The Jungle Book

The Jungle Book, the best children’s film I’ve seen in several years, is nominally based on Disney’s animated musical, but it borrows much more tonally and thematically from Rudyard Kipling’s great 1894 book than from that cheerful 1960s mediocrity.

The present film shares with Kipling its sense that the jungle, and the world of adults, is a source of constant danger, ugly as well as beautiful, confusing and seemingly random as well as subject to Law and ordered patterns. The temptation to explore and to cut loose from your guides and betters is seductive because freedom as a child is dangerous, because the jungle is a terrifying, fascinating place.

If you’ve watched BBC’s Planet Earth or any of Disney’s own excellent recent Nature documentaries, you’ll have noticed how improved telephoto lenses and other shooting techniques have made nature videos a lot more intimate with wild animals than they used to be. Even so, the hyperrealism of The Jungle Book’s CGI’d animals- the sense that every whisker is just so- is striking. I’ve spent a lot of time watching one particular black leopard and several different tigers at zoos, but the initial fight between Bagheera the panther and Shere Khan the tiger made my son and I gasp simultaneously. The more fantastical images- the giant orangutan and jungle-encircling python- are similarly closely observed, scary because they feel life-like, real even if hardly realistic. One of the worst scenes invented for the 1967 movie- the meeting with the elephants- is turned into one of the best here, pursuing Kipling’s themes of deference and respect even in a scene that does not appear in the book.

The film’s release has occassioned some rather pro forma denunciations of Kipling and the age of imperialism he represents. This to me is foolish not merely because art will be greatly diminished if we have to throw off the artists whose lives and works do not conform to contemporary mores, but because my sense is that most of Kipling’s critics have never read any Kipling. Yeah, sure, the book’s an allegory- an allegory for man and nature, obviously, and for childhood and adulthood, for Law and freedom, for whites and Indians, for colonizer and colonized. Even taking the last two- and least currently palatable- of these oppositions, it takes a willful misreading of the book to perceive the main message as jingoism and the White Man’s Burden. Mowgli must learn the ways of the jungle to survive, he cannot simply impose his will on it. He has power as a man-cub, but this power is matched by vulnerability and the dangers of ignorance. (A message that more recent colonizers of Iraq would have been well to learn.) My sense reading Kipling- Kim as well as The Jungle Book– is that in spite of his nationalistic poetry, his main tendency was towards interest and observation, towards a sense that the world he inhabited had its own rules that travelers should respect and absorb. Our world is more homogenous and unified, in some ways, than Kipling’s, but one of the greatest dangers of current ideology is that it doesn’t want to know, that it will happily substitute “they’re just like us” for any engagement with people as they are.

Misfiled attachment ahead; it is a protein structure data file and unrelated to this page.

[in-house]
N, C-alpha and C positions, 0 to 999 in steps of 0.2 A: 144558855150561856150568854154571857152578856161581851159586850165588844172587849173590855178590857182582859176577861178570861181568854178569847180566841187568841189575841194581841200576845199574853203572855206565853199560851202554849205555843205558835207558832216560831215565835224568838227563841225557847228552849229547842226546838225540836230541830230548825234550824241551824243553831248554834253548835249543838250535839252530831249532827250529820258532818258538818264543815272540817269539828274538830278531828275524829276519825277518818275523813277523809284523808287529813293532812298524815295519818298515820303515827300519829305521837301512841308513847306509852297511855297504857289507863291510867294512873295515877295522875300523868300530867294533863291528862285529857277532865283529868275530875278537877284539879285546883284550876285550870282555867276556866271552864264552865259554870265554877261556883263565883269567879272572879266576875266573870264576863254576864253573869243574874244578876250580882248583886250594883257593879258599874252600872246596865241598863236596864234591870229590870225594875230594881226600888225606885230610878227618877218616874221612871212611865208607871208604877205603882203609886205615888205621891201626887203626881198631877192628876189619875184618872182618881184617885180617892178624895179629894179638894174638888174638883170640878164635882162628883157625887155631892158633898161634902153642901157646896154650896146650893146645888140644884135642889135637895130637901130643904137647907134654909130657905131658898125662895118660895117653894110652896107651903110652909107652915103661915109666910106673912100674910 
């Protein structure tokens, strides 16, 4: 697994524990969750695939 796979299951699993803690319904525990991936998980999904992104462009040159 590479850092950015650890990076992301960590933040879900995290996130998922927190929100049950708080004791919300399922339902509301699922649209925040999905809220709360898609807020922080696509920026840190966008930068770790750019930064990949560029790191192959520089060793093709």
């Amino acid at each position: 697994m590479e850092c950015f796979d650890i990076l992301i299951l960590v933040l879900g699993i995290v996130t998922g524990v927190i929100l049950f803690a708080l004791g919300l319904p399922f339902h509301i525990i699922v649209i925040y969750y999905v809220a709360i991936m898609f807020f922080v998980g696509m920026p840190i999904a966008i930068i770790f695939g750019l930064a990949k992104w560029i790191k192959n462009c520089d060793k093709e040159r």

The current film is not interested in these layers of allegory (and will deny them when thrust upon it) because it is quite content to think through the oppositions that would appeal to a young audience- danger and exploration, friendship and alienation, as well as the threat of environmental destruction that is something of a unifying myth across many contemporary children’s movies. In the climatic scene, Mowgli sets a forest fire that only is barely contained, and one can’t (at least as an adult) help but feel that Shere Khan was partially right about the dangers of man-cubs. When Shere Khan recounts in slippery tones the dangers of the Cuckoo bird, who infiltrates other bird’s nests and kills its siblings, my son turned to me and said “but that’s not true?” But of course it is.

The very end of the film is a change from earlier versions, a bow to children’s desires that friends shall not be torn asunder and film producers’ desire that adulthood be forestalled at least until we figure out if a sequel is in the works. I was disappointed, but this was still a remarkable film.

4 thoughts on “The Jungle Book

  1. I agree with your general points here, and this is a wise sentence: “[A]rt will be greatly diminished if we have to throw off the artists whose lives and works do not conform to contemporary mores”. But it still makes me sad that you call Colonel Hathi’s march “[o]ne of the worst scenes invented for the 1967 movie” — not because I think it’s objectively great (or even good), but because I recall watching that movie as a little kid in the mid-90s and singing “Esse nosso batalhão/É uma instituição…” (“Ho, the aim of our patrol/Is a question rather droll…”).

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    1. Haha! However we experience a story first will always be hard to surpass. I have strong affection for the 1979 made-for-TV cartoon version of the Hobbit that most people look down their nose at.

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